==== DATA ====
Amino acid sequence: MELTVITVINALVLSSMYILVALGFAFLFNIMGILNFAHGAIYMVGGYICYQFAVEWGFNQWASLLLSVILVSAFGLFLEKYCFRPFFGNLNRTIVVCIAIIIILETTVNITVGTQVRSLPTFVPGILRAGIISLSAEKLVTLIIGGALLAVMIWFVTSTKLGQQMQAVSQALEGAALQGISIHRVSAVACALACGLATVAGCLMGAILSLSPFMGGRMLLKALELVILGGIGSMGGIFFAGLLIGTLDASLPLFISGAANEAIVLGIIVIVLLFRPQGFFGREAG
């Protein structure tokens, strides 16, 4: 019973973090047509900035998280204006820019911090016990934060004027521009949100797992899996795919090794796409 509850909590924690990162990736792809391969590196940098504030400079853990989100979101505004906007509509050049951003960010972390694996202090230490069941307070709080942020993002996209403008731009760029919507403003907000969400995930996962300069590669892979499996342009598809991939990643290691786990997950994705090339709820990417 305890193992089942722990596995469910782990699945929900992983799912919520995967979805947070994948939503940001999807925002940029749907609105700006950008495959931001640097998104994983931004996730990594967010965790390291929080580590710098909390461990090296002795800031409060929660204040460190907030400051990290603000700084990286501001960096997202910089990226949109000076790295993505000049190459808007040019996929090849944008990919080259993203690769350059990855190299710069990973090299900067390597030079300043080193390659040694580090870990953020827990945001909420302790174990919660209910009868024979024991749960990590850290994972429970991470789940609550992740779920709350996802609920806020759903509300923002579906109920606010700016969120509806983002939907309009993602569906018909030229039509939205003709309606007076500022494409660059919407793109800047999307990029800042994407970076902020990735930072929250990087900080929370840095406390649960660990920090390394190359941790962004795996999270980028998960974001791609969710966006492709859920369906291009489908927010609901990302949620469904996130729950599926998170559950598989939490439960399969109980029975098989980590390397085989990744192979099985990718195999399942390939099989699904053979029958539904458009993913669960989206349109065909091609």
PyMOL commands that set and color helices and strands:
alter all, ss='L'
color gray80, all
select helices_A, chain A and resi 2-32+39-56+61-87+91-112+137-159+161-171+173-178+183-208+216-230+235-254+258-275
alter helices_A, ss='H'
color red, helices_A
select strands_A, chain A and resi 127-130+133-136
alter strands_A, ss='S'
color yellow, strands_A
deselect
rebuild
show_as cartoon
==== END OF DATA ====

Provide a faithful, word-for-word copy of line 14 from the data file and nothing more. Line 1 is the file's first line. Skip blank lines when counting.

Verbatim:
show_as cartoon